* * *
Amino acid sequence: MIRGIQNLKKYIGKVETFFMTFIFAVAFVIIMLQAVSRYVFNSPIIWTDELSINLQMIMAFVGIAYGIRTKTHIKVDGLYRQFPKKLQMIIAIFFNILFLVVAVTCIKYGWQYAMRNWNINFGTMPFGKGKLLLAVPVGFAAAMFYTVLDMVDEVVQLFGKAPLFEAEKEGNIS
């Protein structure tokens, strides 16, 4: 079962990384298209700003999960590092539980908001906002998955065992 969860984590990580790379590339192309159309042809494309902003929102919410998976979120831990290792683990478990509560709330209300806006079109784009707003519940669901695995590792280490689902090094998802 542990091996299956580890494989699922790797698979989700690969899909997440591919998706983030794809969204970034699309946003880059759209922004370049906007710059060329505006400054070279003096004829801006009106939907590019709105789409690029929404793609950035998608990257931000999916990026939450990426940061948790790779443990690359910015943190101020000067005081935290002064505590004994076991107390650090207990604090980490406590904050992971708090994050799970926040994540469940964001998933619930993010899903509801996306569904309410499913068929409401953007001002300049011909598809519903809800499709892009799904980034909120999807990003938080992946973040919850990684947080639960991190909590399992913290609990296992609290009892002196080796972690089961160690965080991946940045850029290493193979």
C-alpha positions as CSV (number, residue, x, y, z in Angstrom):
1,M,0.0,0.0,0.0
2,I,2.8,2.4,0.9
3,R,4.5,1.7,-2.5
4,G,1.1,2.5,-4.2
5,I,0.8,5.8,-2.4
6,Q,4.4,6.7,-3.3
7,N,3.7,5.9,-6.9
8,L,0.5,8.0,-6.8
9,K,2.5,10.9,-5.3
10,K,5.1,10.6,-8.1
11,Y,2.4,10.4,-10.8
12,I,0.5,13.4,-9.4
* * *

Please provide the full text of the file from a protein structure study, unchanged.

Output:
Amino acid sequence: MIRGIQNLKKYIGKVETFFMTFIFAVAFVIIMLQAVSRYVFNSPIIWTDELSINLQMIMAFVGIAYGIRTKTHIKVDGLYRQFPKKLQMIIAIFFNILFLVVAVTCIKYGWQYAMRNWNINFGTMPFGKGKLLLAVPVGFAAAMFYTVLDMVDEVVQLFGKAPLFEAEKEGNIS
């Protein structure tokens, strides 16, 4: 079962990384298209700003999960590092539980908001906002998955065992 969860984590990580790379590339192309159309042809494309902003929102919410998976979120831990290792683990478990509560709330209300806006079109784009707003519940669901695995590792280490689902090094998802 542990091996299956580890494989699922790797698979989700690969899909997440591919998706983030794809969204970034699309946003880059759209922004370049906007710059060329505006400054070279003096004829801006009106939907590019709105789409690029929404793609950035998608990257931000999916990026939450990426940061948790790779443990690359910015943190101020000067005081935290002064505590004994076991107390650090207990604090980490406590904050992971708090994050799970926040994540469940964001998933619930993010899903509801996306569904309410499913068929409401953007001002300049011909598809519903809800499709892009799904980034909120999807990003938080992946973040919850990684947080639960991190909590399992913290609990296992609290009892002196080796972690089961160690965080991946940045850029290493193979």
C-alpha positions as CSV (number, residue, x, y, z in Angstrom):
1,M,0.0,0.0,0.0
2,I,2.8,2.4,0.9
3,R,4.5,1.7,-2.5
4,G,1.1,2.5,-4.2
5,I,0.8,5.8,-2.4
6,Q,4.4,6.7,-3.3
7,N,3.7,5.9,-6.9
8,L,0.5,8.0,-6.8
9,K,2.5,10.9,-5.3
10,K,5.1,10.6,-8.1
11,Y,2.4,10.4,-10.8
12,I,0.5,13.4,-9.4